wherein operation of the winch alters a length of the cable, thereby permitting the gate member to be raised to a closed position and to be lowered to an opened position such that a vessel may pass through the gate when the gate member is in the opened position.
2. The marine gate of claim 1, further comprising:
a first pulley disposed at a location adjacent to a top of the first post;
a second pulley disposed on the gate member adjacent to the first post;
a third pulley disposed on the gate member adjacent to the second post;
wherein the cable extends from the winch, from the first pulley to the second pulley, from the second pulley to the third pulley, and from the third pulley to a fixed location on the second post.
3. The marine gate of claim 1, wherein the first post and the second post each comprise two cylindrical pipes disposed adjacent to one another.
4. The marine gate of claim 1, wherein the gate member includes a plurality of rollers in contact with the first and second posts to facilitate slidable engagement between the gate member and the first and second posts.
5. The marine gate of claim 1, wherein the optic fiber net comprises at least one optic fiber wire woven to form a continuous light channel from a first end to a second end.
6. The marine gate of claim 5, further comprising:
a light generator connected to the first end of the optic fiber net to introduce a light signal thereinto;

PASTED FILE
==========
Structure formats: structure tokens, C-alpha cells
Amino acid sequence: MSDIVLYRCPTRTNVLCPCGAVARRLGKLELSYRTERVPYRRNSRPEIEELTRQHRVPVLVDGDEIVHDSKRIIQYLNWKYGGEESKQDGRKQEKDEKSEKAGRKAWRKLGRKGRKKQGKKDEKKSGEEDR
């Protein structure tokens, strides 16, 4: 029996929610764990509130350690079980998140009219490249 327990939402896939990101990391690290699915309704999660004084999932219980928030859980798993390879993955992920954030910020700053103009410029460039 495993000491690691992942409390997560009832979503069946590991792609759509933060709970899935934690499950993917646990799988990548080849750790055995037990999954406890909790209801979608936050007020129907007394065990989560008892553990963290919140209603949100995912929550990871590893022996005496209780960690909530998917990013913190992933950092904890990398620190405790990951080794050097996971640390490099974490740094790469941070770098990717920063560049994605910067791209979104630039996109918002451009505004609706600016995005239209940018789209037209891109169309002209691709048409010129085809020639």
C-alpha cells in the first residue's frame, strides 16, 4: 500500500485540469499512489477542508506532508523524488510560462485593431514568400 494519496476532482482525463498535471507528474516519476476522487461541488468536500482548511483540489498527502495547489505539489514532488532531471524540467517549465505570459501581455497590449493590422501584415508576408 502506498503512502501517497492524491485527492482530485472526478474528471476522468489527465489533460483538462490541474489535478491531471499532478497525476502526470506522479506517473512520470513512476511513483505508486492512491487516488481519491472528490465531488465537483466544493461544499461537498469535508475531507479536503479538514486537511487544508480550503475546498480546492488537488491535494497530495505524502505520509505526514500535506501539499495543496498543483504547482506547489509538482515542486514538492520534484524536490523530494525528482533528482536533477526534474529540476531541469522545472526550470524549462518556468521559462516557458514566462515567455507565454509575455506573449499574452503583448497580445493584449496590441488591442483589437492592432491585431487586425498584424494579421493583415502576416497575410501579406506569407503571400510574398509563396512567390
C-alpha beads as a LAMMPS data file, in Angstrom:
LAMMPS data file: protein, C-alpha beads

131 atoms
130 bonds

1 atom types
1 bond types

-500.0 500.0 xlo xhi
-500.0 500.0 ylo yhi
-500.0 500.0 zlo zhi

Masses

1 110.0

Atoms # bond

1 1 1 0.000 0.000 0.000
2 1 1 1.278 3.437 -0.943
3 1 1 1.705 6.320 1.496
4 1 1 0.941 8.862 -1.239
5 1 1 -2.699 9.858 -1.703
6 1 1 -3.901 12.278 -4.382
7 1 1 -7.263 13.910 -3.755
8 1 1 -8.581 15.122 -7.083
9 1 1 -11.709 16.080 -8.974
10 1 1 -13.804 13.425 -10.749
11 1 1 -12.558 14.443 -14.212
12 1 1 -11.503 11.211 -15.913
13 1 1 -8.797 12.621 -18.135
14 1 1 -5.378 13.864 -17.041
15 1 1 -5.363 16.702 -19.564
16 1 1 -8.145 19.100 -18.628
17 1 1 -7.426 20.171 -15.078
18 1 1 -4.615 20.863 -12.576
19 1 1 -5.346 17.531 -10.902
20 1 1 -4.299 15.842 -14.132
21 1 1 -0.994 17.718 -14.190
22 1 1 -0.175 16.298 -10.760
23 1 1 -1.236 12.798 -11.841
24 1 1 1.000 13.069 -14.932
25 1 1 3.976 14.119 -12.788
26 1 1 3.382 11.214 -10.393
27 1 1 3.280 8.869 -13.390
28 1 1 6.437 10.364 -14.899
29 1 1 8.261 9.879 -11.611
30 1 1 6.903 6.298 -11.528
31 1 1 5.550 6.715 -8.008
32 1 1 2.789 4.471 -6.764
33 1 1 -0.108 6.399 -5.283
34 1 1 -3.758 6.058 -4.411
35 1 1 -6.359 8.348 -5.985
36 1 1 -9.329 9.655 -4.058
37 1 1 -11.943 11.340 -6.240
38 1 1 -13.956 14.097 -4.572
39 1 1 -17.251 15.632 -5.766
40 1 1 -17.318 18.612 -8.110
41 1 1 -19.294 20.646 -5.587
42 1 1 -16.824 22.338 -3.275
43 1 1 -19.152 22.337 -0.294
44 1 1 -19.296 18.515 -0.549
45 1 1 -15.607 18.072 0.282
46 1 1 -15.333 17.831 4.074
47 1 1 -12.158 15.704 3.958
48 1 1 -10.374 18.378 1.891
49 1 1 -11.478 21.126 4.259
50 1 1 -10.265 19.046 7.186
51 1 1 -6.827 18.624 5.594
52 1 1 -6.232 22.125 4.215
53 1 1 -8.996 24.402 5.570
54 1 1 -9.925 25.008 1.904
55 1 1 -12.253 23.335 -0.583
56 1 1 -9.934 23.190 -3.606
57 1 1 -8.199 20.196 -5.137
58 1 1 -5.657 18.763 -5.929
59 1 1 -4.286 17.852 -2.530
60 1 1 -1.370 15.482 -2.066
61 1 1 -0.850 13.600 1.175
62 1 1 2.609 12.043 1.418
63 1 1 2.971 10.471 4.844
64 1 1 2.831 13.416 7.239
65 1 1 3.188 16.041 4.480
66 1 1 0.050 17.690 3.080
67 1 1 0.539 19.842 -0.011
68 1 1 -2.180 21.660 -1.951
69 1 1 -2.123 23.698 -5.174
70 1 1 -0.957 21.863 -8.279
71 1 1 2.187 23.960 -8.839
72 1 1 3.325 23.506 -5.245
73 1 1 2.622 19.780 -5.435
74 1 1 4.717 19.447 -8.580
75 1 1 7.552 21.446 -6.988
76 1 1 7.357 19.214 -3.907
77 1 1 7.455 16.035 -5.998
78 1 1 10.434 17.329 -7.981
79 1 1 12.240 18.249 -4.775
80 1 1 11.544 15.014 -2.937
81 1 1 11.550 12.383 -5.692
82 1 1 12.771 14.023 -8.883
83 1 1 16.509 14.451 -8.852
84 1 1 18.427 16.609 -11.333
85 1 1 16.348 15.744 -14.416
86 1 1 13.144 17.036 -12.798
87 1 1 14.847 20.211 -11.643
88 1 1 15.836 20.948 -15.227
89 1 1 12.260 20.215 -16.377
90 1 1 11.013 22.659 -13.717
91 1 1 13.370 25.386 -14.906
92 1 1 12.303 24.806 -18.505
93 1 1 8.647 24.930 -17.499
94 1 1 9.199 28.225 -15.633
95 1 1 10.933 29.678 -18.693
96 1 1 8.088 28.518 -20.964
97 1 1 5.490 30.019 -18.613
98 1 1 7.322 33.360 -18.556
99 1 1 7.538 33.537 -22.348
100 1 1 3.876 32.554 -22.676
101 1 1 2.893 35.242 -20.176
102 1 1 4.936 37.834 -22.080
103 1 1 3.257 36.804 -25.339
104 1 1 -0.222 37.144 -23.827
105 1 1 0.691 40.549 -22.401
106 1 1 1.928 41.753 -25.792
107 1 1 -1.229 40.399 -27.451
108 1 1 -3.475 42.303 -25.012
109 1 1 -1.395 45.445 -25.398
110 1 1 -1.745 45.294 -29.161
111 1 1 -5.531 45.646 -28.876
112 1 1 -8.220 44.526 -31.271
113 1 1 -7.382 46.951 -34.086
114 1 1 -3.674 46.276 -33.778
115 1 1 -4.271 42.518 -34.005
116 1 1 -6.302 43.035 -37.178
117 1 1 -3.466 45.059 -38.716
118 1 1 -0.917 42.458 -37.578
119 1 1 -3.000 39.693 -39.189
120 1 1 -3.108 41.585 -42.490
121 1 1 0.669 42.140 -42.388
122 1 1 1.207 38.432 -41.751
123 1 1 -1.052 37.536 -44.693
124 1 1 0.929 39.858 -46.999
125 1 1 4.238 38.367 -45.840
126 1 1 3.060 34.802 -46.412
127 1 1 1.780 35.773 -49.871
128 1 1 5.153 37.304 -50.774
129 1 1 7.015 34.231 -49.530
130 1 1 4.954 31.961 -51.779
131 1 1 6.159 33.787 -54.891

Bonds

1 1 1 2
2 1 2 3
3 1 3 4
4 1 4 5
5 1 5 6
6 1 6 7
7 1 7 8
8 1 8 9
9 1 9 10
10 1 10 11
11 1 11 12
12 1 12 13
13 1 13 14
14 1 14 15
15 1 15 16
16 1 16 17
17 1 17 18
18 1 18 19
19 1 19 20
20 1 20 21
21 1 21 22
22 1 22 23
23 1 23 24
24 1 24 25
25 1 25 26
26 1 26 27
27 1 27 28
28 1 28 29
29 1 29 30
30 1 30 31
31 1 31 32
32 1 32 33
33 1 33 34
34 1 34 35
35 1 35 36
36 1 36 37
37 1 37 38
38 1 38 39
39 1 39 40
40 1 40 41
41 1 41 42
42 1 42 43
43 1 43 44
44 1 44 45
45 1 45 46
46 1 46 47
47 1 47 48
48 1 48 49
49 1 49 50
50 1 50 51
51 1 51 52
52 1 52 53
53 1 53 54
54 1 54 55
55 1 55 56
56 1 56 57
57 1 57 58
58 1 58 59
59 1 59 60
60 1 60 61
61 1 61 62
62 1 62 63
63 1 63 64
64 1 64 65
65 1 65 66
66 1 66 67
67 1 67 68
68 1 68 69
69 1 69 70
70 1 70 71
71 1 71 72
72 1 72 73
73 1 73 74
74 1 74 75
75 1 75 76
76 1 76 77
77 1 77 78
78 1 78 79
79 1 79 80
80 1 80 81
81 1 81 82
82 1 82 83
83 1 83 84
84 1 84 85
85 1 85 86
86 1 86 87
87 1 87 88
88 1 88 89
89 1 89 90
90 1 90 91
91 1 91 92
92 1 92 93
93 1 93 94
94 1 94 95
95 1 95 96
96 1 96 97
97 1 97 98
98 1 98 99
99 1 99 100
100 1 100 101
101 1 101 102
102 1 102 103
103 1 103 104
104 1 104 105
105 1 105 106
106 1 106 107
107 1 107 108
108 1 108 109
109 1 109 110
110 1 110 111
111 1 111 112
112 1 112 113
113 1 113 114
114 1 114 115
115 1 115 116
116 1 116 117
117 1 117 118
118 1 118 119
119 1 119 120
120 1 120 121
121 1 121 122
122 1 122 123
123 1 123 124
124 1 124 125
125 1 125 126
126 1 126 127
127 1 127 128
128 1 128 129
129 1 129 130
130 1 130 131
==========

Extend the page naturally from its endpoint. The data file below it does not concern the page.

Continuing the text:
a light receiver connected to the second end to receive a light signal exigent from the optic fiber net; and
a monitoring station connected at least to the light receiver.
7. The marine gate of claim 6, wherein the monitoring station generates an alarm if the light signal received by the light receiver differs from the light signal introduced into the first end by a predetermined amount.
8. The marine gate of claim 2, wherein the gate member further comprises:
a hollow bottom portion through which the cable travels from the second pulley to the third pulley.
9. The marine gate of claim 8, wherein the gate member further comprises:
two tubular members extending upwardly from the hollow bottom portion, wherein the cable travels through the one of the two tubular members from the first pulley to the second pulley and through the second of the two tubular members from the third pulley to the fixed location on the second post.